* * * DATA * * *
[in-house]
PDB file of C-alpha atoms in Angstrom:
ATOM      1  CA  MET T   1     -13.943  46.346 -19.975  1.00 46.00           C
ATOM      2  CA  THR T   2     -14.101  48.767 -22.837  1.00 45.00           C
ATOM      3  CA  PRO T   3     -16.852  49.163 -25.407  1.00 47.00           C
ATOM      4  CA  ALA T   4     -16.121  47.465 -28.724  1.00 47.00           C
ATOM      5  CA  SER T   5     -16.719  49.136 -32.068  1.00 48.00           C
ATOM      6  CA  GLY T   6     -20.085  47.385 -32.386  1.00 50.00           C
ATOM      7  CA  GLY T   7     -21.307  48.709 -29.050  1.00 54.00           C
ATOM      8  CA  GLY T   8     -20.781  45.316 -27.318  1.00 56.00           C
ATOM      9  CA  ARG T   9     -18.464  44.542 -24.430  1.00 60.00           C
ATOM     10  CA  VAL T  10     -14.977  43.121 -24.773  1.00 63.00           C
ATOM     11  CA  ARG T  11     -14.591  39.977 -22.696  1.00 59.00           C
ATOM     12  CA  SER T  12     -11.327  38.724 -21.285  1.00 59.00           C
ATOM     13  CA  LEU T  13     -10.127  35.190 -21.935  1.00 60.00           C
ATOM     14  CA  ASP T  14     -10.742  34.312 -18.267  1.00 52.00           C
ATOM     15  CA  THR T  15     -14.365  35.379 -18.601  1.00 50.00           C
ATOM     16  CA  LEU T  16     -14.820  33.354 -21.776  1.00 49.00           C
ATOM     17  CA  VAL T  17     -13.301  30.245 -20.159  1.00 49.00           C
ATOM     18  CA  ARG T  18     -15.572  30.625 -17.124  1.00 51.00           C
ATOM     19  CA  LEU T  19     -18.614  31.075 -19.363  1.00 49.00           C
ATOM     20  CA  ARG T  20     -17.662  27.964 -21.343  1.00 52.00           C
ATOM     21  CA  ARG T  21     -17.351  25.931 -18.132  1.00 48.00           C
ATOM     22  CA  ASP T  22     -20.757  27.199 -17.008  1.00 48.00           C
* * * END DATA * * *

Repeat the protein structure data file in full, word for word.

[in-house]
PDB file of C-alpha atoms in Angstrom:
ATOM      1  CA  MET T   1     -13.943  46.346 -19.975  1.00 46.00           C
ATOM      2  CA  THR T   2     -14.101  48.767 -22.837  1.00 45.00           C
ATOM      3  CA  PRO T   3     -16.852  49.163 -25.407  1.00 47.00           C
ATOM      4  CA  ALA T   4     -16.121  47.465 -28.724  1.00 47.00           C
ATOM      5  CA  SER T   5     -16.719  49.136 -32.068  1.00 48.00           C
ATOM      6  CA  GLY T   6     -20.085  47.385 -32.386  1.00 50.00           C
ATOM      7  CA  GLY T   7     -21.307  48.709 -29.050  1.00 54.00           C
ATOM      8  CA  GLY T   8     -20.781  45.316 -27.318  1.00 56.00           C
ATOM      9  CA  ARG T   9     -18.464  44.542 -24.430  1.00 60.00           C
ATOM     10  CA  VAL T  10     -14.977  43.121 -24.773  1.00 63.00           C
ATOM     11  CA  ARG T  11     -14.591  39.977 -22.696  1.00 59.00           C
ATOM     12  CA  SER T  12     -11.327  38.724 -21.285  1.00 59.00           C
ATOM     13  CA  LEU T  13     -10.127  35.190 -21.935  1.00 60.00           C
ATOM     14  CA  ASP T  14     -10.742  34.312 -18.267  1.00 52.00           C
ATOM     15  CA  THR T  15     -14.365  35.379 -18.601  1.00 50.00           C
ATOM     16  CA  LEU T  16     -14.820  33.354 -21.776  1.00 49.00           C
ATOM     17  CA  VAL T  17     -13.301  30.245 -20.159  1.00 49.00           C
ATOM     18  CA  ARG T  18     -15.572  30.625 -17.124  1.00 51.00           C
ATOM     19  CA  LEU T  19     -18.614  31.075 -19.363  1.00 49.00           C
ATOM     20  CA  ARG T  20     -17.662  27.964 -21.343  1.00 52.00           C
ATOM     21  CA  ARG T  21     -17.351  25.931 -18.132  1.00 48.00           C
ATOM     22  CA  ASP T  22     -20.757  27.199 -17.008  1.00 48.00           C